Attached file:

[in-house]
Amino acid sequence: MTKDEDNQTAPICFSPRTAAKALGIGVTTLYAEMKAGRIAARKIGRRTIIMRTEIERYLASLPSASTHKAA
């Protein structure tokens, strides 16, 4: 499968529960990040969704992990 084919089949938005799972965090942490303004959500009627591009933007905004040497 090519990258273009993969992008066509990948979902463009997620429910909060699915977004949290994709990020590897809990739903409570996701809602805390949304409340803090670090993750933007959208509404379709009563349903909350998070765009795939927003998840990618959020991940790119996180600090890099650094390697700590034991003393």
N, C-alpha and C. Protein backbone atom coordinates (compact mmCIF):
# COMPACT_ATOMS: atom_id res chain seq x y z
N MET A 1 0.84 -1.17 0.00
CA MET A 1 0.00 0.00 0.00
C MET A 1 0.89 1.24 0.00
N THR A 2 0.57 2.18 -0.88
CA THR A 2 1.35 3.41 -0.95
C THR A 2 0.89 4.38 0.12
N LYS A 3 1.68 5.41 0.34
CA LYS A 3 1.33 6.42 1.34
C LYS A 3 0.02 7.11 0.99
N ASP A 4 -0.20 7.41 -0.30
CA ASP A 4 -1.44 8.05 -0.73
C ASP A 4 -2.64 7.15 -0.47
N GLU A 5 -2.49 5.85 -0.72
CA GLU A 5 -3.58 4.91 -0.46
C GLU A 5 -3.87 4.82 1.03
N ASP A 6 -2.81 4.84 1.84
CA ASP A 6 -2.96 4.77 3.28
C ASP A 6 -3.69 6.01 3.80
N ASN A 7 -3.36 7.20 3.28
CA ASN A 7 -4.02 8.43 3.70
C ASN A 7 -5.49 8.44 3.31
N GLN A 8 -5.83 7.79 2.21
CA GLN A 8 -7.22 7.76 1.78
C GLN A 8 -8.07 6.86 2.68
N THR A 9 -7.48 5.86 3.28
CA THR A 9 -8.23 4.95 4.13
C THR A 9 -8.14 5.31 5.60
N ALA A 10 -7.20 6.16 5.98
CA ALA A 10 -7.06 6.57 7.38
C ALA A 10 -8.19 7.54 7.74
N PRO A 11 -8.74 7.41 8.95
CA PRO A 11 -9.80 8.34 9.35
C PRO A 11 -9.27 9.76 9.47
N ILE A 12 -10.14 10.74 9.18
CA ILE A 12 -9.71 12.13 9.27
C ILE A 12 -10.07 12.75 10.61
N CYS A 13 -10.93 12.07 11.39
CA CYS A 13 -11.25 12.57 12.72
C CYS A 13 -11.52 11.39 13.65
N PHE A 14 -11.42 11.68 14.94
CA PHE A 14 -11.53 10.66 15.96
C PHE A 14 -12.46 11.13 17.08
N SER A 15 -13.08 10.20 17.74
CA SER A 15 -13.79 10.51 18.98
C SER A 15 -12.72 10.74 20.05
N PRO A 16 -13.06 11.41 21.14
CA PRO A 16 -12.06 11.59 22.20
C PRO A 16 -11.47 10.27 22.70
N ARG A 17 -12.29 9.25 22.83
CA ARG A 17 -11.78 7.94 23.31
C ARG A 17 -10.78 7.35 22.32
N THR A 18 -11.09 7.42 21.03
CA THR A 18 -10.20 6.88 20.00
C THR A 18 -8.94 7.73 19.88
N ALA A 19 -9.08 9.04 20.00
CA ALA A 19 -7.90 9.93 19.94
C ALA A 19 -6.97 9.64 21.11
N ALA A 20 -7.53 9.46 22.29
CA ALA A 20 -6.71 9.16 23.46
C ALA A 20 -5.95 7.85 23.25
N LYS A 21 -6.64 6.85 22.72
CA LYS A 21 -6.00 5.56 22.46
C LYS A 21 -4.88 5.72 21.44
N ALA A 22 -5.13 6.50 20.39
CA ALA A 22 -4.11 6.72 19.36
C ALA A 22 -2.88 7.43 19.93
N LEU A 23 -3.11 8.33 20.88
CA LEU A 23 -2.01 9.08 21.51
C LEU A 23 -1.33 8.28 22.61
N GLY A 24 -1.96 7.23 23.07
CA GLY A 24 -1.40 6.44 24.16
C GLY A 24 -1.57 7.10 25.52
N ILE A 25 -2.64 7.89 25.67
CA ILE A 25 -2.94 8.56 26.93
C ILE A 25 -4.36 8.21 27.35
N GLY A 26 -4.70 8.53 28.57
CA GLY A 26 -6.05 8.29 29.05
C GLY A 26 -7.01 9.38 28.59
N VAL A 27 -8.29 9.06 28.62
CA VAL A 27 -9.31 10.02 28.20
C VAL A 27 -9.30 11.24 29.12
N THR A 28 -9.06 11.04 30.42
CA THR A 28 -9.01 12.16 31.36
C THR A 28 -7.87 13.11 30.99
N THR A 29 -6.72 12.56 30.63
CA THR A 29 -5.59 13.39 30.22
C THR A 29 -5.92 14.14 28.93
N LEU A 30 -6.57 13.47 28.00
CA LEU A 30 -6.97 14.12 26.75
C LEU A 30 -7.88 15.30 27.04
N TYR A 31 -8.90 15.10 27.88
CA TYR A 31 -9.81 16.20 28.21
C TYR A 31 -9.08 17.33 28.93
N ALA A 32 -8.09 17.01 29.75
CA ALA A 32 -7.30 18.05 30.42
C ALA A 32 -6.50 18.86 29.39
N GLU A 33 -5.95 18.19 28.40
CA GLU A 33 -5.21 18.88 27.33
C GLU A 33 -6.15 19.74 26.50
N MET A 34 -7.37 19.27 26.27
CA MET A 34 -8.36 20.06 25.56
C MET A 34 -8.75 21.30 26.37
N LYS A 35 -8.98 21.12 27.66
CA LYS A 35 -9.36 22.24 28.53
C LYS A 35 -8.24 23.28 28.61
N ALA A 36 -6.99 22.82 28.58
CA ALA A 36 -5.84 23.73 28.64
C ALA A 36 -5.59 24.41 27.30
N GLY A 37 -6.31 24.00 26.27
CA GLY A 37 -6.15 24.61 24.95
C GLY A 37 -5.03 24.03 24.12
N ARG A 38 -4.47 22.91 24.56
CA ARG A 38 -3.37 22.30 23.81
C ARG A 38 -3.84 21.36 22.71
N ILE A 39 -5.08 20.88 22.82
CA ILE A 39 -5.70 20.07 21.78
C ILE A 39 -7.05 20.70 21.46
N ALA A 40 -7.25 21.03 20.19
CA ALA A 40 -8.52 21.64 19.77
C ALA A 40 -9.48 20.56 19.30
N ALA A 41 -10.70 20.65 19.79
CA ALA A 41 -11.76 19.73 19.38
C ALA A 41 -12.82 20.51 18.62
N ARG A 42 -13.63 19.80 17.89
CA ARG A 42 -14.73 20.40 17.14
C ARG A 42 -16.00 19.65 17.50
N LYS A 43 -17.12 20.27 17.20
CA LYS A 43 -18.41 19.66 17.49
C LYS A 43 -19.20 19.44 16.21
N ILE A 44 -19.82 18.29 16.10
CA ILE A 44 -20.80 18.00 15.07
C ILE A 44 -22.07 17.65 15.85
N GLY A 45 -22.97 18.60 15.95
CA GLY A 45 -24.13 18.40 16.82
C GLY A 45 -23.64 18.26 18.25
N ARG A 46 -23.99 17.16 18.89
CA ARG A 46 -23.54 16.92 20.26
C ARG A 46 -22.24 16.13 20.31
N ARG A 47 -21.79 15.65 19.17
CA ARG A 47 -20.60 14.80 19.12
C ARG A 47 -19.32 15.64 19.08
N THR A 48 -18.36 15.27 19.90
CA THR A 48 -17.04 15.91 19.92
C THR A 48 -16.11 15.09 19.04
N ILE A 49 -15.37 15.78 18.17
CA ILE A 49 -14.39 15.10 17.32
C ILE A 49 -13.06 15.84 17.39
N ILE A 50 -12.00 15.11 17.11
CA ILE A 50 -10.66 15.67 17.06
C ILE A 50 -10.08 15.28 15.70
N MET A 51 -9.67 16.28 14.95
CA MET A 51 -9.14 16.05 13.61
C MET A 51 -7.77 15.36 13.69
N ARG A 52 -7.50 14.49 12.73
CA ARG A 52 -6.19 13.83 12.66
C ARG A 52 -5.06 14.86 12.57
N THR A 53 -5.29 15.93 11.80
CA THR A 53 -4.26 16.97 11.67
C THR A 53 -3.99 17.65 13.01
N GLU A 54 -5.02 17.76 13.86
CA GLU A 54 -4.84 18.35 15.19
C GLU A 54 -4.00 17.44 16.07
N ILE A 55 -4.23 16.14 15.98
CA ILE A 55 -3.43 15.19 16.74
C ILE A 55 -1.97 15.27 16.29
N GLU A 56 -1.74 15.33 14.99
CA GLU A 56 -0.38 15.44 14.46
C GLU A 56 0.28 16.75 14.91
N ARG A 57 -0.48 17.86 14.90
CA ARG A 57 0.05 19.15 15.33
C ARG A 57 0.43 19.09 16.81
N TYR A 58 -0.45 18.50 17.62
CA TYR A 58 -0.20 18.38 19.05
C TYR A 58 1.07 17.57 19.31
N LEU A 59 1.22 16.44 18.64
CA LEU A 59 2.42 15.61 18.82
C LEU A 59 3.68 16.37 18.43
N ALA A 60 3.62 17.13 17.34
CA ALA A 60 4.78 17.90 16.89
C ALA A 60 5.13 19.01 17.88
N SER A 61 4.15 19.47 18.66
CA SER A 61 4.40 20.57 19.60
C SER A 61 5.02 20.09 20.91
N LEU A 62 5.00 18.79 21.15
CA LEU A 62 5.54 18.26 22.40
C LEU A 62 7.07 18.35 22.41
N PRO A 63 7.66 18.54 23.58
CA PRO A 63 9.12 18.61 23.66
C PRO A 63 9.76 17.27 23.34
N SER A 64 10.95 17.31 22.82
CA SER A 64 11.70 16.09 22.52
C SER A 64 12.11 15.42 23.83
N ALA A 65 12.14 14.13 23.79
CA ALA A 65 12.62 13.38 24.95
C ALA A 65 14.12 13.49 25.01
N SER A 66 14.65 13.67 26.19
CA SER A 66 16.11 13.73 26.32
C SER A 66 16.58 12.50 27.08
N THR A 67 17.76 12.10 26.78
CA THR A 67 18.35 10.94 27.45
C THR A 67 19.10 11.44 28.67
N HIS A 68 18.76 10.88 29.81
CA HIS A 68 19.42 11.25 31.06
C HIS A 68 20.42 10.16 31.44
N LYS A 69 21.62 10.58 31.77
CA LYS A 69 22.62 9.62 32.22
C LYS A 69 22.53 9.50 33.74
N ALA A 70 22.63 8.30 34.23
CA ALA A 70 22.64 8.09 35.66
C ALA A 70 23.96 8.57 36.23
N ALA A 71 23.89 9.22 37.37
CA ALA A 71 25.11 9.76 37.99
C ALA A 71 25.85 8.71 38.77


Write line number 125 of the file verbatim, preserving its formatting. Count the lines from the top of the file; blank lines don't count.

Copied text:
C ALA A 40 -9.48 20.56 19.30